Correction: In an earlier version of the infographic "What It Takes To Make A Hamburger," we said that 1,036 Btu of fossil fuel energy is enough to power a microwave for 12 hours. In fact, 1,036 Btu can power a microwave for 18 minutes.
As Allison Aubrey and Dan Charles reported today on Morning Edition, meat has more of an impact on the environment than any other food we eat. That's because livestock require so much more food, water, land, and energy than plants to raise and transport. (Listen to the audio above for their conversation with Morning Edition's Linda Wertheimer.)
Take a look here at what goes into just one quarter-pound of hamburger meat.
And that's not even including the animal's waste or the methane emissions from its digestion.
But there are fewer cows around than there were in the 1970s.
In the meantime, though, farmers and scientists have found ways to get more meat out of every cow. So even though cattle inventory has dropped, the U.S. is still producing more beef now than in the 1970s.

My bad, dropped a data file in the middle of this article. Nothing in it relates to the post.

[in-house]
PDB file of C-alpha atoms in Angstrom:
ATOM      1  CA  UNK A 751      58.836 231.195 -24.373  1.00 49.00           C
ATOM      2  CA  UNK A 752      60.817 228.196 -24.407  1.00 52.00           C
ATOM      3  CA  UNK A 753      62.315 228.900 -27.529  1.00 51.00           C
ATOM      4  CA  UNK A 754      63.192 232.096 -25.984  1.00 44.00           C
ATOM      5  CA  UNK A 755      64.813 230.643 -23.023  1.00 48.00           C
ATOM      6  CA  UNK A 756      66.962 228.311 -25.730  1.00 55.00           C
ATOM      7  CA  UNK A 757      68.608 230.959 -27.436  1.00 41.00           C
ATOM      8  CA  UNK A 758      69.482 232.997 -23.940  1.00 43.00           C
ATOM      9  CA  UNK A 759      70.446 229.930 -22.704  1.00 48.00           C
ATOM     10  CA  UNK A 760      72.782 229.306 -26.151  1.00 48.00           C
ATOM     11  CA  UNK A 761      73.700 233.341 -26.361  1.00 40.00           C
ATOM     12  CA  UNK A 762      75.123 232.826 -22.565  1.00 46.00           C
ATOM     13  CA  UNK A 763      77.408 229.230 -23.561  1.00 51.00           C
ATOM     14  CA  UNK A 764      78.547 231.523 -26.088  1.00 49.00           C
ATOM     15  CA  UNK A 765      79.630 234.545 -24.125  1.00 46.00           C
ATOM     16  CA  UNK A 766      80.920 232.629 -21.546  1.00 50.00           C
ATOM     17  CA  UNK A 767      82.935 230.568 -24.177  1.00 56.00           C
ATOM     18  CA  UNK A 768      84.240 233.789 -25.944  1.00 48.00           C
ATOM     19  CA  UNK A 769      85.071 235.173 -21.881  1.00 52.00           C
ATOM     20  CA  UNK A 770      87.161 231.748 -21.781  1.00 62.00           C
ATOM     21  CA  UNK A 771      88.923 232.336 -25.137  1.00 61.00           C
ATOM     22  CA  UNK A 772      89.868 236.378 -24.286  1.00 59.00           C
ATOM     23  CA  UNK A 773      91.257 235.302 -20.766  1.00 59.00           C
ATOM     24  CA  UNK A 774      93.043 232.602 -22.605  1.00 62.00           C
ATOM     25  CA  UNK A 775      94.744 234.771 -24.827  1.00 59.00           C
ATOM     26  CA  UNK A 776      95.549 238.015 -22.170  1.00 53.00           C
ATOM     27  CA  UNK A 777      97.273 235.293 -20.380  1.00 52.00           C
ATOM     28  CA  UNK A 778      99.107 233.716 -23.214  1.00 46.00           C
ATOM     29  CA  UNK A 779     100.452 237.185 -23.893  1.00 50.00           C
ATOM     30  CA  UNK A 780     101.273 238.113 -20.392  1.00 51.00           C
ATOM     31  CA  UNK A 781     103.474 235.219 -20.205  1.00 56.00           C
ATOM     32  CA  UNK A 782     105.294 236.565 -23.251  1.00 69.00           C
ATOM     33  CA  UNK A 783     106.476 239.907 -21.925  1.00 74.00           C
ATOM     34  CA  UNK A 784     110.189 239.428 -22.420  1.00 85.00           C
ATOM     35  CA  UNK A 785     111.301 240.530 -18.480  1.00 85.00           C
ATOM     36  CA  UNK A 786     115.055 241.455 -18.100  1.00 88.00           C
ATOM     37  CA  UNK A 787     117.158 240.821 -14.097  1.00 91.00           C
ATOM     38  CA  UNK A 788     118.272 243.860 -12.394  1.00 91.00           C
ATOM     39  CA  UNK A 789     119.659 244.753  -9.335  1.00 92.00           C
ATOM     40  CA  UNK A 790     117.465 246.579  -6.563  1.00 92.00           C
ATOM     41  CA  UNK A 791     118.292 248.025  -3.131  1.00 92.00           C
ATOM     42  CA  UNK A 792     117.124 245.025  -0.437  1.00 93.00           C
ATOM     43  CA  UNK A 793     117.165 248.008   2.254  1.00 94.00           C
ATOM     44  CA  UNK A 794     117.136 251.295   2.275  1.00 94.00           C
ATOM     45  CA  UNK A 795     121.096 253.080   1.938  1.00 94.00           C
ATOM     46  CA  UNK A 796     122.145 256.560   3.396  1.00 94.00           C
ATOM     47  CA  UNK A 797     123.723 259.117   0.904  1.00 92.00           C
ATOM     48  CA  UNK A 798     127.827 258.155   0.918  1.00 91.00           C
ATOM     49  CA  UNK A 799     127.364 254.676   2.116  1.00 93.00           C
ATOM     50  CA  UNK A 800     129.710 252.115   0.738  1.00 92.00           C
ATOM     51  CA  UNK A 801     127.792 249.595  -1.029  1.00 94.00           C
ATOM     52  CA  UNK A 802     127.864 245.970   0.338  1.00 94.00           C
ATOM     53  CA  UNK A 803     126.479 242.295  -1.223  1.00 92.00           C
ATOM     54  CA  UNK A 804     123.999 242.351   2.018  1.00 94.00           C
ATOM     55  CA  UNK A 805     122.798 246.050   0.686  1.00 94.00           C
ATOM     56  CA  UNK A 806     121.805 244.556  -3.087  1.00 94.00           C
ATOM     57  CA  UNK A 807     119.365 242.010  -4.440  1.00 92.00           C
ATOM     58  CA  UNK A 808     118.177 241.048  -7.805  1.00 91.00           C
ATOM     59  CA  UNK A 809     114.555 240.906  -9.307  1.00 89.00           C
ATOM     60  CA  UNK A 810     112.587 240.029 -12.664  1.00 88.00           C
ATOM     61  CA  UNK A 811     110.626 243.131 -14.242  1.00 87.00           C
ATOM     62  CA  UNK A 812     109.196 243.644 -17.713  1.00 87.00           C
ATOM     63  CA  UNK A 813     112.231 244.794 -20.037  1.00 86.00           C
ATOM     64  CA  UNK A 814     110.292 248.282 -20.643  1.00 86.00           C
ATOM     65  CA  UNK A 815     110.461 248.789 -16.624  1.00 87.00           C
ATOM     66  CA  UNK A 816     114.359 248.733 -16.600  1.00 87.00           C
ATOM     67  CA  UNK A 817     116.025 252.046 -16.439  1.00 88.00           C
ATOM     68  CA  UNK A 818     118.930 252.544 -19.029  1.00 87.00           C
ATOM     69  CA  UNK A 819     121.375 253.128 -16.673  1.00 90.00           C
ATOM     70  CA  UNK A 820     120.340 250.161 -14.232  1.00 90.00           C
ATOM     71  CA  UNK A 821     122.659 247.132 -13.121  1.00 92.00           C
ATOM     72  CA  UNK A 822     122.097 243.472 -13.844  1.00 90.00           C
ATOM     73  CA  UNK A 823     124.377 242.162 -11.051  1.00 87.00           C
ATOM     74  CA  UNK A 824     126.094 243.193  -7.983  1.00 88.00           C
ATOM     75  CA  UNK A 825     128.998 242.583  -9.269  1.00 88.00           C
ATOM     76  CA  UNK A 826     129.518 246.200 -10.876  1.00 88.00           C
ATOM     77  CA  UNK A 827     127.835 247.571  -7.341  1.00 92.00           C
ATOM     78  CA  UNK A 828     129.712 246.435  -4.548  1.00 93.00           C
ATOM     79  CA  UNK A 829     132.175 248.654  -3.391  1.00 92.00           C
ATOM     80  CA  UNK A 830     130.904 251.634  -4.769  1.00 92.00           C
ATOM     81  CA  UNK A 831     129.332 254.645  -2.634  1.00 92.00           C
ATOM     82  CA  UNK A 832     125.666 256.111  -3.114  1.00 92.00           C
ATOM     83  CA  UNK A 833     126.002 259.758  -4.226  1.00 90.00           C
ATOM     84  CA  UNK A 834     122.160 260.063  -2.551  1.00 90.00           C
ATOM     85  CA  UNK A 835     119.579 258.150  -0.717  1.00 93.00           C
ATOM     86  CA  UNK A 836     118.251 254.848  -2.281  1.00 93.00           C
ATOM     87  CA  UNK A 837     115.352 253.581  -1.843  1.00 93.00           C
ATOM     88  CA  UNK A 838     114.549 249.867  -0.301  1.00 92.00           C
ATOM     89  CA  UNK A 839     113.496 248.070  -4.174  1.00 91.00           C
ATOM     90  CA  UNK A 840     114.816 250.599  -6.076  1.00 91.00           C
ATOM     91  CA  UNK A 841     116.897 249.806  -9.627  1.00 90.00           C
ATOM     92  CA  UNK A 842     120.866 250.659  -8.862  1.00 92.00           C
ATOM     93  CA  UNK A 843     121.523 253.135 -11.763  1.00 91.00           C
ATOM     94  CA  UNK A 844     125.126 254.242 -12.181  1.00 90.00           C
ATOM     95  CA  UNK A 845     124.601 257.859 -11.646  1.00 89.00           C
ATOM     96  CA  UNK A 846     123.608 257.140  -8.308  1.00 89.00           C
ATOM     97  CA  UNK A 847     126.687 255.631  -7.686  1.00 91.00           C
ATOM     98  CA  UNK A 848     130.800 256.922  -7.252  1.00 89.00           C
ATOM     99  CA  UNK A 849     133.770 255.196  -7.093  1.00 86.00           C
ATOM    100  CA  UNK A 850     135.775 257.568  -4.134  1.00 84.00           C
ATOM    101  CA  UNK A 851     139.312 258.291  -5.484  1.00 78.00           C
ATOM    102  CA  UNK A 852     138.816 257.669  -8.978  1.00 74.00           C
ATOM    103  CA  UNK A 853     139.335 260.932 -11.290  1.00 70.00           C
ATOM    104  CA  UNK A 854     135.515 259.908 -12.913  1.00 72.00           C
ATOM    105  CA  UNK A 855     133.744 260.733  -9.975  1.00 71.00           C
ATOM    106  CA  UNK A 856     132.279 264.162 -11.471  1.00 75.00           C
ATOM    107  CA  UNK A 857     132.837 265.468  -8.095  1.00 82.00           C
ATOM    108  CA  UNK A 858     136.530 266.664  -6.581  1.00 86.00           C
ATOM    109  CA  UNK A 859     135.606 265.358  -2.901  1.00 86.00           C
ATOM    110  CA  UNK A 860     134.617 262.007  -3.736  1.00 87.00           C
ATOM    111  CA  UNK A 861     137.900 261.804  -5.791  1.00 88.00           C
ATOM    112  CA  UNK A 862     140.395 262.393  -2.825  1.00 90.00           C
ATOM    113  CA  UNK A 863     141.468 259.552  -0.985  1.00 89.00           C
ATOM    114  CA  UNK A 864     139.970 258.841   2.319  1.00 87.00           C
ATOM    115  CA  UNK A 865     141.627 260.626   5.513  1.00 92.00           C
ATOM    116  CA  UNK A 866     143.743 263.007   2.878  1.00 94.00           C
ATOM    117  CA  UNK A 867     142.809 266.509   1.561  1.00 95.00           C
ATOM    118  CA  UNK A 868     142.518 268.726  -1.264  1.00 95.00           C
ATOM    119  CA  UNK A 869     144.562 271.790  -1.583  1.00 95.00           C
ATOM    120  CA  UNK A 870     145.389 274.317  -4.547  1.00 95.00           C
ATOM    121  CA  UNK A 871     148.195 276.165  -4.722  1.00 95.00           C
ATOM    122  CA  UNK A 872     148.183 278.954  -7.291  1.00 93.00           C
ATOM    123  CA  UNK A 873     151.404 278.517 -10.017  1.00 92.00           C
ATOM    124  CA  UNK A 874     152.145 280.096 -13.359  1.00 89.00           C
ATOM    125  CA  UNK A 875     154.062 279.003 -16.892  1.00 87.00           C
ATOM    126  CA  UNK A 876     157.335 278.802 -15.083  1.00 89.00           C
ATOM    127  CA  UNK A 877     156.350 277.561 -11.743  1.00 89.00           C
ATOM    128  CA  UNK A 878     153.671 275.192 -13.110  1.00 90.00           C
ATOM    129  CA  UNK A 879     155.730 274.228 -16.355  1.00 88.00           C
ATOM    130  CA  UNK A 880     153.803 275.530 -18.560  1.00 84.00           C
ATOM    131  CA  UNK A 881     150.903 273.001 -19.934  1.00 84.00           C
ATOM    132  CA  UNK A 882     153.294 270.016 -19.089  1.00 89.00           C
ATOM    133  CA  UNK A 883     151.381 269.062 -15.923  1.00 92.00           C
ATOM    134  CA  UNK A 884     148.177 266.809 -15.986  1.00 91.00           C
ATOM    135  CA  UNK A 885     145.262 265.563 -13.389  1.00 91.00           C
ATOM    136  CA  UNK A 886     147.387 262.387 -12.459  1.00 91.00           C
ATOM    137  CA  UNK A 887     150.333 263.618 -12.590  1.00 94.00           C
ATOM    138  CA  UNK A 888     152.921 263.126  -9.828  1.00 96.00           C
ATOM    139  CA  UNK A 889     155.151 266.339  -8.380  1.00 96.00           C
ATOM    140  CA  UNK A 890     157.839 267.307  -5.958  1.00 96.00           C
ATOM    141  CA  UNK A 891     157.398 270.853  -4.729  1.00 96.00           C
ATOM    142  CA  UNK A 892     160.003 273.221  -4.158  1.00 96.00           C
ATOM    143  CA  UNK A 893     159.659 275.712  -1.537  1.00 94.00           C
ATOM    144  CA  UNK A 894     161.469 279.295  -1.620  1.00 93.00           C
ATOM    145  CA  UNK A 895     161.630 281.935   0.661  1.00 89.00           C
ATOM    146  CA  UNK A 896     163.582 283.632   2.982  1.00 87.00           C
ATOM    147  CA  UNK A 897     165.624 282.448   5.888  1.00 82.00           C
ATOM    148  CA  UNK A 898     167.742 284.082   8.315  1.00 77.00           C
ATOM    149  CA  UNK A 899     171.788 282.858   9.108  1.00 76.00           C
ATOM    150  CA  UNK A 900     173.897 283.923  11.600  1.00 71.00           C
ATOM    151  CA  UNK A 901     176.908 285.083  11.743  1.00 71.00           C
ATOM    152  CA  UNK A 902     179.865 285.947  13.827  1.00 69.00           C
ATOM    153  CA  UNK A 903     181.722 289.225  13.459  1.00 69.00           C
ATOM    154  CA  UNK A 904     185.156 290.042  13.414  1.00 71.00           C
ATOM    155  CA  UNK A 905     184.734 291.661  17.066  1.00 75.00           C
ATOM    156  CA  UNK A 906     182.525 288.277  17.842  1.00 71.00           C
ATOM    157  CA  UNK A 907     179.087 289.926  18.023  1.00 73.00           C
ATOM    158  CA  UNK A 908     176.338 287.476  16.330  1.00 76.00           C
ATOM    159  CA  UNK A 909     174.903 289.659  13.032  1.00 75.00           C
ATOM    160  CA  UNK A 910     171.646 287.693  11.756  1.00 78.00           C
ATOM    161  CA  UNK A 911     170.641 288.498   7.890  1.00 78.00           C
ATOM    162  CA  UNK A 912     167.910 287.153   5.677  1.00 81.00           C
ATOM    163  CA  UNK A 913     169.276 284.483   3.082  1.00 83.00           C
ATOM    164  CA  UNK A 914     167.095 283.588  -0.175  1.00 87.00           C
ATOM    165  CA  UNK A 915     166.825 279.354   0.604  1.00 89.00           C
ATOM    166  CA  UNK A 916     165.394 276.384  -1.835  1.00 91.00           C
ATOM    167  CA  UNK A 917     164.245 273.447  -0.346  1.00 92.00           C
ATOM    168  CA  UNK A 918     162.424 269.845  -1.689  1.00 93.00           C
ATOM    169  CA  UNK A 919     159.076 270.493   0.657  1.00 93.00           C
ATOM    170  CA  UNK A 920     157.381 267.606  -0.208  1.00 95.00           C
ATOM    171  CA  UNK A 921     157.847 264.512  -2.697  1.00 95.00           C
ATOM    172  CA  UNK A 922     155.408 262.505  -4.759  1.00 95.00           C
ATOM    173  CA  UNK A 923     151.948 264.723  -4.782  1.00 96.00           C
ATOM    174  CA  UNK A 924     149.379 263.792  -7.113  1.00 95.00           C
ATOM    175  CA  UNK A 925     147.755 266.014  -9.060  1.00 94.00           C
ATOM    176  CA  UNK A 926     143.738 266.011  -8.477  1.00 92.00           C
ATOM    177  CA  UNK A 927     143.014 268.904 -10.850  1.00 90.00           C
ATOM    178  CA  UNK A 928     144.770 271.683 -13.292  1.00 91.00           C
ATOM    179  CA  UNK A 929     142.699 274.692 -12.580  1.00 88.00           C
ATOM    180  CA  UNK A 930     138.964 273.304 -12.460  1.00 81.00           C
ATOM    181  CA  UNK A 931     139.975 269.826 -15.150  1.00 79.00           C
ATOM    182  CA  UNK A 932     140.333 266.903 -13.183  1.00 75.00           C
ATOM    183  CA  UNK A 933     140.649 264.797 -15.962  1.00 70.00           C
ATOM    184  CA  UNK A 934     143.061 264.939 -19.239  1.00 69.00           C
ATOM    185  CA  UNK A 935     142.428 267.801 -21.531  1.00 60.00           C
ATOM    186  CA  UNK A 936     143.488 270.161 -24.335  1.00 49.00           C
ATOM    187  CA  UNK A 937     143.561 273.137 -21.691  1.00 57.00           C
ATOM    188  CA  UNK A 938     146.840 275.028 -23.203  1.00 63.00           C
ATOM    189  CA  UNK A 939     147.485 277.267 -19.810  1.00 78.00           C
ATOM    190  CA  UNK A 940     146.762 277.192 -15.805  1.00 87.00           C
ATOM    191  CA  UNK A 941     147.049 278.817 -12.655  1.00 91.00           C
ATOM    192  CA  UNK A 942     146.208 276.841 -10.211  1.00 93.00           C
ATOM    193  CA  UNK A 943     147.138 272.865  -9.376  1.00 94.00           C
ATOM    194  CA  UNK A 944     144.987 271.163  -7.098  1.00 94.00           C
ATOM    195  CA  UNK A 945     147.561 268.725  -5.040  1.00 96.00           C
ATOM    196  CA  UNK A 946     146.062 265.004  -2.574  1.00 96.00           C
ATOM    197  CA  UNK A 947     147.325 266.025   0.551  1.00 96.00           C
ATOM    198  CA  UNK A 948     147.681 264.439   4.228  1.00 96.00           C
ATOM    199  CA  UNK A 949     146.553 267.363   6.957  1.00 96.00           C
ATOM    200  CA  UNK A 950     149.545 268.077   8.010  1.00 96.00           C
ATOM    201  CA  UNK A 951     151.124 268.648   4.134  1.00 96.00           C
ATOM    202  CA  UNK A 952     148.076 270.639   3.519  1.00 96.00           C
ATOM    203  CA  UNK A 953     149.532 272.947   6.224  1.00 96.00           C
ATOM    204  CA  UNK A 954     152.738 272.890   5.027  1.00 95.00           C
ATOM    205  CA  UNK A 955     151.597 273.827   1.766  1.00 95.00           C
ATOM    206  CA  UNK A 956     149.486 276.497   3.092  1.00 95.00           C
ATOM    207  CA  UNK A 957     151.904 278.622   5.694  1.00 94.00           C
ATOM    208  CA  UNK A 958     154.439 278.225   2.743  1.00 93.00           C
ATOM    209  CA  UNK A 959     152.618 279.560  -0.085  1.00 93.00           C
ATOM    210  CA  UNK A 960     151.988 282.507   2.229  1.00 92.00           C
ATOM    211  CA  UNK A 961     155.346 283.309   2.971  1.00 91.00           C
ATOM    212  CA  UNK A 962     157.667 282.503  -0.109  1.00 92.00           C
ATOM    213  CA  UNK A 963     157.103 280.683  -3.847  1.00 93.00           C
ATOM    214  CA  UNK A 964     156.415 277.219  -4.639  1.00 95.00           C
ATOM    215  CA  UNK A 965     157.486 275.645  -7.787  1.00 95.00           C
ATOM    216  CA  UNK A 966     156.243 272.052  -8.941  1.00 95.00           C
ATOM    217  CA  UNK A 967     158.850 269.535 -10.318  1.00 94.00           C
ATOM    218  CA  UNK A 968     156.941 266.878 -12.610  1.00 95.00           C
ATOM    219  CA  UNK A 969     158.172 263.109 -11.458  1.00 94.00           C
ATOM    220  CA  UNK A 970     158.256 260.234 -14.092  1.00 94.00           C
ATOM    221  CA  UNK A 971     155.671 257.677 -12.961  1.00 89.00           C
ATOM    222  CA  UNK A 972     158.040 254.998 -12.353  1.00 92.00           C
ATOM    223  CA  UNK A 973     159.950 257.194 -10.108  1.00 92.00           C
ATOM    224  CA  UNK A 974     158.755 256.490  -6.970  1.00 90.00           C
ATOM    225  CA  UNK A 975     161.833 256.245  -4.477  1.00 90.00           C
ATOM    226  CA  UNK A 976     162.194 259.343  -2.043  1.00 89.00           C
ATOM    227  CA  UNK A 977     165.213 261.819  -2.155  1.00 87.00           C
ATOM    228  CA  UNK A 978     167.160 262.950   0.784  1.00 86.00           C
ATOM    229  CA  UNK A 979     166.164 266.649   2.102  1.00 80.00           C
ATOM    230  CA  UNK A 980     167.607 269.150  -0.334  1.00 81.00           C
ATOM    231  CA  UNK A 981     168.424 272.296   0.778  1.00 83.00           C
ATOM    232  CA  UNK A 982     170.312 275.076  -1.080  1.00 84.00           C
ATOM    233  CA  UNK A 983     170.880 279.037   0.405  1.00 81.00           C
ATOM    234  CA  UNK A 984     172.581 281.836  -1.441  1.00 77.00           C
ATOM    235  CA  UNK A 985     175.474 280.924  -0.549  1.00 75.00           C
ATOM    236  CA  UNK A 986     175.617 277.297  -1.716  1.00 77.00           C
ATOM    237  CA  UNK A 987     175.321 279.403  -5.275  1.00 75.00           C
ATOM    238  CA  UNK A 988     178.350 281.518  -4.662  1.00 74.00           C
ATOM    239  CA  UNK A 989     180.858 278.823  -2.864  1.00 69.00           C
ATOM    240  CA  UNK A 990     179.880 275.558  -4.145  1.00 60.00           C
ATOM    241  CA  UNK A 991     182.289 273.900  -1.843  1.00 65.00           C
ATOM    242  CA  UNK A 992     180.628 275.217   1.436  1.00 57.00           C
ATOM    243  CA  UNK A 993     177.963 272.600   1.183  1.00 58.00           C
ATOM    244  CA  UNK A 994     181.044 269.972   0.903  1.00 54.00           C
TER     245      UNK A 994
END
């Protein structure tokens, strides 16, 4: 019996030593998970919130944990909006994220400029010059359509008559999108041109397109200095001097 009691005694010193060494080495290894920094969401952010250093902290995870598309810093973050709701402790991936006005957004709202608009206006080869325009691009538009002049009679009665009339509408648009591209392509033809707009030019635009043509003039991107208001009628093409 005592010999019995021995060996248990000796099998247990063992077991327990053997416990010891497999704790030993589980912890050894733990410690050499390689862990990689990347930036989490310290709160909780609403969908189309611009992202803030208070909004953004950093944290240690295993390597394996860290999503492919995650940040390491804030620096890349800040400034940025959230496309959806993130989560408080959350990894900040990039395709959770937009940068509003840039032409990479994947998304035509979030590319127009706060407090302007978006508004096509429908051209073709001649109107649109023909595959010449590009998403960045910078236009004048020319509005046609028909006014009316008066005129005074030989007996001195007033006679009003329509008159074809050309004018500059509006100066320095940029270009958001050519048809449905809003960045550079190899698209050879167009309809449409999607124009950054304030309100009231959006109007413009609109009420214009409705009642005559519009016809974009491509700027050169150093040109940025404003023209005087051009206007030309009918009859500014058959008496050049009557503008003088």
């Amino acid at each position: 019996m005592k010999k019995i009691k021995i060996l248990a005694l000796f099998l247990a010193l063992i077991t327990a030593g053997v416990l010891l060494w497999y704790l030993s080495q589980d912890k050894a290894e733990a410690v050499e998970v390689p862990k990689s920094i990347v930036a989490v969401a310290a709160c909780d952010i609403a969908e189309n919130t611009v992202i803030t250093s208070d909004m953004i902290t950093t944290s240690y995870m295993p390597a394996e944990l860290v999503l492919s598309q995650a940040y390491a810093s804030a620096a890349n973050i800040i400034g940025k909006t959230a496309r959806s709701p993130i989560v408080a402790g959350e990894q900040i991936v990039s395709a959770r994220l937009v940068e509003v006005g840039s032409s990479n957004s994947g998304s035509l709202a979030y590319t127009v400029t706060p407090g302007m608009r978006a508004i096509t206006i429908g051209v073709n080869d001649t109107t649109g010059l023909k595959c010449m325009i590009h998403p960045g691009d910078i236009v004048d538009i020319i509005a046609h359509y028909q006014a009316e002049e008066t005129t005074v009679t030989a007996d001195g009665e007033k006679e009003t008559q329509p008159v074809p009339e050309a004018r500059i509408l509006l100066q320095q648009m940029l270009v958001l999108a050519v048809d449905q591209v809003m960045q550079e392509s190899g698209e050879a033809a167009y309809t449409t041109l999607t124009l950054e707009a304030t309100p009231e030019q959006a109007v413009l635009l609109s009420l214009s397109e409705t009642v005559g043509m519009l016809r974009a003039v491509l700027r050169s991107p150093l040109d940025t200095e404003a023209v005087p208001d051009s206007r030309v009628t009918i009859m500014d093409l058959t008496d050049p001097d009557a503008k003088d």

And if you look at the past century, meat consumption overall in the U.S. has risen dramatically. It's only in the past few years that it has begun to drop a bit.
Though meat consumption in the U.S. has dropped off slightly in recent years, at 270.7 pounds per person a year, we still eat more meat per person here than in almost any other country on the planet. Only the Luxumbourgers eat more meat than we do.
As U.S. beef consumption began to decline in the 1970s, poultry began to rise quickly. A couple of years ago, chicken surpassed beef as our No. 1 meat of choice. Our consumption of pork has also risen slightly over the years.
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